Look at your total income, including any money you might take from your savings. But generally, I recommend people don't spend more than 36% of their net income on housing. 

Hi Michelle After reading your book and columns my wife and I decided that we needed to be more disciplined about saving, especially for an emergency fund. I am glad to say that a year and a half later, we have no debt except a small amount for my wife's student loans, and recurring credit card bills that we pay off completely every month. This was accomplished through thrift and that we do not own a car and the expenses of car ownership. We live close enough to public transportation and use Lyft or Uber that not having a car has never been an issue. I'd like to ask your advice about savings. We have about $25K in a couple of savings accounts which we religiously add to every month. I was wondering if there is a better way to keep this money growing but keep it easily accessible. I've heard about money market funds or Roth IRAs as good ways to save money and have higher interest. Do you think these are good options? My wife and I are in our 40s and we have one child.

You didn't say how much is a "small amount" for the student loans. But if small enough I would take some of that $25,000 and pay off the loans. Get that monkey off your back.

As for where to put your emergency fund, you don't want to put it at risk so you wouldn't "invest" it. That's your safety money and no investment is without some risk. 

Now, once you hit your emergency fund (3 to 6 months of living expenses) and life happens fund (at least $1,000) goals then you can invest for growth. And I recommend a low-cost index fund. 

Absolutely agreed, and I've already been doing some of what you suggested (gifts) and plan to do more now that he's a little older (FaceTime, cards, send him a picture of our family so we are somewhat familiar faces), but my son's (the father) involvement, or lack thereof, is a completely different subject and at this moment, not a reliable common denominator to keep us in touch. So it'll be up to me/my husband and grandchild's mom to keep a relationship going. I will do what I can to keep that relationship going, but have no control over what mom does and a lot of life can happen in 17 years, ya know? (That's not a swipe on her, she's been very kind toward our family and wants to foster a relationship.) Yes, this whole situation goes much MUCH beyond a financial question, but my financial question comes from a place of figuring out where to go from here and is a part of building and keeping up that relationship as much as I can from a distance.

Thanks for following up. Yes, just do what you can, which is all that you can do. 


But net of what? net of taxes? Net of taxes and retirement contributions? Net of retirement contributions and the flex spending account money I contribute to pay for vision, dental and medical co-pays? Always been curious.

Net of taxes only. 

Has the writer called Amex and requested the limit be put back where it was? Years ago, after the recession, credit card companies were all raising interest rates. I got a letter with new higher rates, called the company, and suggested they had sent it to me by mistake. The rep agreed, and my rate went back to the lower rate. (I never carry a balance, but it was the principle of the thing.) My point is, sometimes you just need to make a call.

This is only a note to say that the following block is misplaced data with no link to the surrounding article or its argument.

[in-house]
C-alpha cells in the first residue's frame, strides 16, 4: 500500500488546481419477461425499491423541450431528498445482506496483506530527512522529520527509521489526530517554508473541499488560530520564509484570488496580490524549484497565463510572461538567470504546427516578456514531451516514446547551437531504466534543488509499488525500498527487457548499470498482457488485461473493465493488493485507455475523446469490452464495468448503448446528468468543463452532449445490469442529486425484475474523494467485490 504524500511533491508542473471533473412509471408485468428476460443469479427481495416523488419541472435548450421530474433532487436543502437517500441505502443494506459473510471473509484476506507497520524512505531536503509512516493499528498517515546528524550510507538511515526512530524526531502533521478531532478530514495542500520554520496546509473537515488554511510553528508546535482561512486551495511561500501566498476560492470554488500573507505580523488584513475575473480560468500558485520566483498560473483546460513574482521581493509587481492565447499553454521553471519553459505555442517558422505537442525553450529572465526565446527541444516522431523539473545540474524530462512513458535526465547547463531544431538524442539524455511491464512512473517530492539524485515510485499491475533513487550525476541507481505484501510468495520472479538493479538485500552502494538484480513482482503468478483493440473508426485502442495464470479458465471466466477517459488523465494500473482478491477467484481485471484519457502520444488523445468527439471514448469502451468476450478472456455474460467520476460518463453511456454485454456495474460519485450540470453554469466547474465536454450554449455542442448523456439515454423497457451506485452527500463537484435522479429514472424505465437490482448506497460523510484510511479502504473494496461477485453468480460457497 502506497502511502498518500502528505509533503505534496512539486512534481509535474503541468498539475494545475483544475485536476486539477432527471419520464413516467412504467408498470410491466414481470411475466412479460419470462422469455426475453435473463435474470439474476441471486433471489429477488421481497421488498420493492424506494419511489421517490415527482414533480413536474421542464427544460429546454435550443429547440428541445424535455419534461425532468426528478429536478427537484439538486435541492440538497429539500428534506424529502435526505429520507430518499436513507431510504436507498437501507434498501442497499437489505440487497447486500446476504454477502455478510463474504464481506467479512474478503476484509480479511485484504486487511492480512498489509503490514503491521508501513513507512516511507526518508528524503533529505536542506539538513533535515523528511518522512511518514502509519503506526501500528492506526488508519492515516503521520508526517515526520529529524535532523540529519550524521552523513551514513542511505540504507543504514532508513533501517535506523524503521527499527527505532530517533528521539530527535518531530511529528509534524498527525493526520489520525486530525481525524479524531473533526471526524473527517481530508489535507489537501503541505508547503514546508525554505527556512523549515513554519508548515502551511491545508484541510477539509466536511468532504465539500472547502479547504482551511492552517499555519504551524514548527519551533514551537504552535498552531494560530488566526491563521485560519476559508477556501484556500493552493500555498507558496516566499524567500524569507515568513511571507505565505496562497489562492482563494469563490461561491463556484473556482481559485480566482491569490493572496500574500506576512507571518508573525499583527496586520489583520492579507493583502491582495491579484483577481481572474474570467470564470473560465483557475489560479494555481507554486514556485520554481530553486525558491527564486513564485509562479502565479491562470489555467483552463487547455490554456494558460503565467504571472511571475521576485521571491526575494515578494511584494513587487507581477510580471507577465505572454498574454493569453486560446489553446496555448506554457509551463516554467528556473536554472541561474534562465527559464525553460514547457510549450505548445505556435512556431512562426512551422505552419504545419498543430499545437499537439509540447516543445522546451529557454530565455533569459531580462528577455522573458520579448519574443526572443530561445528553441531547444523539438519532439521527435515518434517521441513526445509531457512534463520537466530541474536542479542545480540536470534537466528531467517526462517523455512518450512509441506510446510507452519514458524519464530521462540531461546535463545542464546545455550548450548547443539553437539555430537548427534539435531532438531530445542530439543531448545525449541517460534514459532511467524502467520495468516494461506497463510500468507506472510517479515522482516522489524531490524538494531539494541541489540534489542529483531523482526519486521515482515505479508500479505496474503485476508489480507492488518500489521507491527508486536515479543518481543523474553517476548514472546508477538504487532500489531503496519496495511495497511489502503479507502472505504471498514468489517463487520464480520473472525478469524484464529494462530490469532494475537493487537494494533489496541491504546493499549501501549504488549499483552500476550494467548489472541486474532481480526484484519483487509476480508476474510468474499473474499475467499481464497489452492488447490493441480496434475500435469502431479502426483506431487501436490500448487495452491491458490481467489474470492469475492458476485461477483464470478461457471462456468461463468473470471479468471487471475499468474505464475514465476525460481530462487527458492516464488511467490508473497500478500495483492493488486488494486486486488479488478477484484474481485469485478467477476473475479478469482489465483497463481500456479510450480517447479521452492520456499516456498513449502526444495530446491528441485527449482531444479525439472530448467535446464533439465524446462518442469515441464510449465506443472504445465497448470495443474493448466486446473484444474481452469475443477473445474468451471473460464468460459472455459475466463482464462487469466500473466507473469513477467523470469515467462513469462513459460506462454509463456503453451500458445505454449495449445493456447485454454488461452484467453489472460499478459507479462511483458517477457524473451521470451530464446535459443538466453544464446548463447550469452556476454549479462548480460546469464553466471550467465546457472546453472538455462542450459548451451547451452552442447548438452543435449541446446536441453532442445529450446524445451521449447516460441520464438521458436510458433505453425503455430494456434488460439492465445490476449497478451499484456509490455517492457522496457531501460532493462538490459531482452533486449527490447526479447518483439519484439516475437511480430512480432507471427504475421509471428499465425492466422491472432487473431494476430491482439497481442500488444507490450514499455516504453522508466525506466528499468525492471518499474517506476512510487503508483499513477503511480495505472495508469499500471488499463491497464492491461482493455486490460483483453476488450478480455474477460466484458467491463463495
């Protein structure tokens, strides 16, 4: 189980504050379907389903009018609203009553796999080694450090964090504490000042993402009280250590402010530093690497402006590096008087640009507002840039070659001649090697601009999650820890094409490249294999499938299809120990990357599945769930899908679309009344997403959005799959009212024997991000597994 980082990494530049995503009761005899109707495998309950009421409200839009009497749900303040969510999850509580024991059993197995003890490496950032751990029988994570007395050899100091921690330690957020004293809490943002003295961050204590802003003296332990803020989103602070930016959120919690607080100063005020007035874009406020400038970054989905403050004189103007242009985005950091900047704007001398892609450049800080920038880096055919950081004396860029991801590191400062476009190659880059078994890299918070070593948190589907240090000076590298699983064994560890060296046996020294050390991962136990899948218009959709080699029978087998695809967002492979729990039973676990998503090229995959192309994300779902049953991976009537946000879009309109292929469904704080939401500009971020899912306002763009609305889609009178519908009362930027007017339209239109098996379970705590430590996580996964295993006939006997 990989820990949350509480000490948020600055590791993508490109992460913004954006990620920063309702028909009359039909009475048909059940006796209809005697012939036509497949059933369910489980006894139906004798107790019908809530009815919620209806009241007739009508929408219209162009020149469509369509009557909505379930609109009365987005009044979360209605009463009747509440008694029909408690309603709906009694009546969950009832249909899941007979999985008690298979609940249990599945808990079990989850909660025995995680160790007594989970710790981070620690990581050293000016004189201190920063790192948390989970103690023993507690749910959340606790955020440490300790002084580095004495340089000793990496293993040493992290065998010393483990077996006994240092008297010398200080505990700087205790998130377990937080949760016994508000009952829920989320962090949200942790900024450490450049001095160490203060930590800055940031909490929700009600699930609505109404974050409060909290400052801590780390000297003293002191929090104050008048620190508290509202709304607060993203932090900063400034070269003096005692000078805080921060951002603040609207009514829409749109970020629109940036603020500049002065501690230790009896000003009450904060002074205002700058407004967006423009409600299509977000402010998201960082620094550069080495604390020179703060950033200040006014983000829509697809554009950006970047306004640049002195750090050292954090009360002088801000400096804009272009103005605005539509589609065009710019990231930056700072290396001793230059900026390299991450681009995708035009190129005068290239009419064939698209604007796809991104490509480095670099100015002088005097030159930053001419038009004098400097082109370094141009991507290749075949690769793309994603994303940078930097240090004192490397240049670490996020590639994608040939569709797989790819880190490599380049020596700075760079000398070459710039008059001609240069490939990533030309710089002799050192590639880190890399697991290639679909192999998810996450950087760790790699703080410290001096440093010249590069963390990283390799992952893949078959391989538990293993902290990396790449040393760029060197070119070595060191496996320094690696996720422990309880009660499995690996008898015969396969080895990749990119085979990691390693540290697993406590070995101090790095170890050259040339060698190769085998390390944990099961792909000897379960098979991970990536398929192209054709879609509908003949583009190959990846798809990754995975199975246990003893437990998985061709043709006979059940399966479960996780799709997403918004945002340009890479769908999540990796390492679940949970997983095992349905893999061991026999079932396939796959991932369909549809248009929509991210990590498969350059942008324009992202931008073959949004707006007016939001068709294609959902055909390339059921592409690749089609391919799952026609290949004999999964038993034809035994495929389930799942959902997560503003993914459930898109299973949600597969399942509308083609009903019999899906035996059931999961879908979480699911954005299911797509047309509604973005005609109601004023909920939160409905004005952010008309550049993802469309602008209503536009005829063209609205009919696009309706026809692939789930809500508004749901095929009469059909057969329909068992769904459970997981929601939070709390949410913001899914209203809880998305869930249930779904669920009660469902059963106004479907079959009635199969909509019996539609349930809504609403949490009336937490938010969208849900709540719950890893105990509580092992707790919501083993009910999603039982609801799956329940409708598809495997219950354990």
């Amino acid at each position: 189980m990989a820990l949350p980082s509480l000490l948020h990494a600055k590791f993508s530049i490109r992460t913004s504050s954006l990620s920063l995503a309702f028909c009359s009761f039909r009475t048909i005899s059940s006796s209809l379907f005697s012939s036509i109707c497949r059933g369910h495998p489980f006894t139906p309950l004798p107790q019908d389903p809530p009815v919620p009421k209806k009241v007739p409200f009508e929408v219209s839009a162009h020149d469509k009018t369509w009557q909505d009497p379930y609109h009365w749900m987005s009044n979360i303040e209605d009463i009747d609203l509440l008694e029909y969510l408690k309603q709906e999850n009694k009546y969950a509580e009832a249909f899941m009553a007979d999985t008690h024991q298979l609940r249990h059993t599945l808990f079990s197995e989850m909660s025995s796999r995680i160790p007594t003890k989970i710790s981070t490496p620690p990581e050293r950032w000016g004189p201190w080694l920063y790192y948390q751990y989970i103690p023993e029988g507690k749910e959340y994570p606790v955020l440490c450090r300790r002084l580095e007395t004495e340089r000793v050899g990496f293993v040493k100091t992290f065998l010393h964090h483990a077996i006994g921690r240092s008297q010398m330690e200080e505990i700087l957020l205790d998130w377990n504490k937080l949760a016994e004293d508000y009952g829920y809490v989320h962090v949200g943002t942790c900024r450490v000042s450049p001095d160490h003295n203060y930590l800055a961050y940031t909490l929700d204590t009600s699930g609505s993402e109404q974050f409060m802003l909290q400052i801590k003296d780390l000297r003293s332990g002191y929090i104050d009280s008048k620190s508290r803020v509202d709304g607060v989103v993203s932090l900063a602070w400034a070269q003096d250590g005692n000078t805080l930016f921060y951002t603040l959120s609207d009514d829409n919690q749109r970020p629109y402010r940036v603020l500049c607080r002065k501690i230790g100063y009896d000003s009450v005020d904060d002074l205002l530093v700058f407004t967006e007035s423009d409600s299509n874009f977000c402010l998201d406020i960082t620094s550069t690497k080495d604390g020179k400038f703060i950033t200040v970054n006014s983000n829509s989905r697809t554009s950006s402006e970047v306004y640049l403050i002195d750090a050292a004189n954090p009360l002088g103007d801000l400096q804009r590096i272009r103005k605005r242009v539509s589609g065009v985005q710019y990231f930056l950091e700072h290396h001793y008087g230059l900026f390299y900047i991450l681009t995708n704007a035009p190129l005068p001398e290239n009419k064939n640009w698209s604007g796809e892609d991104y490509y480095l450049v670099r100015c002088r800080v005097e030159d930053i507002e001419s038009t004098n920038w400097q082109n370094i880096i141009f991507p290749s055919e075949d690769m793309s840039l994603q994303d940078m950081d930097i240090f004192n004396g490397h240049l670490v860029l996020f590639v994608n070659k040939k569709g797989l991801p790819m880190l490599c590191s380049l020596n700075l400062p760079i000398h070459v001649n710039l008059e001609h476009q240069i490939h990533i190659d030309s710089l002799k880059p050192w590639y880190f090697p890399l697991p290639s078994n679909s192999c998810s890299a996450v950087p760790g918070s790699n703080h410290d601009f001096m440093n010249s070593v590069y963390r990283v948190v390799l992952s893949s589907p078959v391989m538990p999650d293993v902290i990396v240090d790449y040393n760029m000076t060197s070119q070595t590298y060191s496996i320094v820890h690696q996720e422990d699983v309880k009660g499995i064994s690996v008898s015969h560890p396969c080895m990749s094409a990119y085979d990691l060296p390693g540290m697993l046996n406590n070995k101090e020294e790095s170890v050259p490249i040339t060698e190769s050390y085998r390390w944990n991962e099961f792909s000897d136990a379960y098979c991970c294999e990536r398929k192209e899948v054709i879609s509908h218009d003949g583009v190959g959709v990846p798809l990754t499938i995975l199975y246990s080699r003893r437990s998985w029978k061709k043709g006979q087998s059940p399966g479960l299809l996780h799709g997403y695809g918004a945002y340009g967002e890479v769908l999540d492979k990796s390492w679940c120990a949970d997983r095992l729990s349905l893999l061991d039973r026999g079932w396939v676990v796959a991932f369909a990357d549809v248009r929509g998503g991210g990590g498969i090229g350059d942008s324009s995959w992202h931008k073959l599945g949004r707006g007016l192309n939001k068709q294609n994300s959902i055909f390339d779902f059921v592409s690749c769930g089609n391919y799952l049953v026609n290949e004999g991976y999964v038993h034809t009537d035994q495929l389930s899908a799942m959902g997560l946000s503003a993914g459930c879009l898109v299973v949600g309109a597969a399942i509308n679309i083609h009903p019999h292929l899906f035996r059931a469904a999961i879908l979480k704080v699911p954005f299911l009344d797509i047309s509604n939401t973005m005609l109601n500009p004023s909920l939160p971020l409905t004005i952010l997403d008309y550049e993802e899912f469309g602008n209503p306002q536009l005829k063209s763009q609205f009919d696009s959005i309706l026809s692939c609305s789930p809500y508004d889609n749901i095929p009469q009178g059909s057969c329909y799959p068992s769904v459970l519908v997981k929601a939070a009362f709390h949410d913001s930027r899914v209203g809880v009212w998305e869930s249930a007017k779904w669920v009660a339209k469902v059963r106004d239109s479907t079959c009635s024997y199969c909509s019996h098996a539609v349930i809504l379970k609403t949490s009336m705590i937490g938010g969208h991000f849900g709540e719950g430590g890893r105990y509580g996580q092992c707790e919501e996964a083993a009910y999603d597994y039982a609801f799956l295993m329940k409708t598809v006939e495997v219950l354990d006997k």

Get your older car detailed. (a good inside and outside cleaning with wax should be about $180) Make it look great. You'll not mind it so much once it's gleaming inside and out again.

Good suggestion. Time for me to do that too!

Michelle, I'm sure you've addressed this before, but could you give us a reminder on a goal for 6-12 months savings? Is it 6-12 months of income? Or 6-12 months of living expenses? In a dual income household, does it just need to be able to replace one person's income or share of expenses? Or both?

The savings goal is based on what it cost to run your household for a month. Then multiply that by the 3 to 6 times. So, if you cost $3,000 to run your household (rent/mortgage), utilities, food, insurance, etc.) To get to three months of living expenses you need to save $9,000 and so on.

However, if your job is secure (as secure as it can be these days) but you have a lot of debt aim for just one month of living expenses or two. Stop saving. Now direct extra money to getting out of debt. Once you are out of debt then go back to building up your emergency fund to your goal of 3 to 6 months of living expenses. 

OP here, thankfully my husband works from home, so pre-after-care is probably not going to need to be an issue (I mean, I'm not anticipating that it will need to be right now, that could change), and I also realize that there will eventually be a lot of other costs like sports or summer camp or whathaveyou. My hope though is that by buckling down for a few years, but the time he's old enough that those other expenses start adding up we'll have the cash on hand to cover them because everything else will be sorted.

Exactly. So knock that debt down!

So sorry I can't stay longer. I see all your questions and read them and all comments. Come back to ask again. I also use some questions for columns. 

If you don't already, please subscribe to my newsletters. Link is on the chat page.

Just a note. I won't have a chat next week. 

Take care and see you on the 21th. 

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Michelle Singletary
Michelle Singletary writes the nationally syndicated personal finance column, "The Color of Money," which appears in The Post on Wednesday and Sunday and is carried in more than 120 newspapers.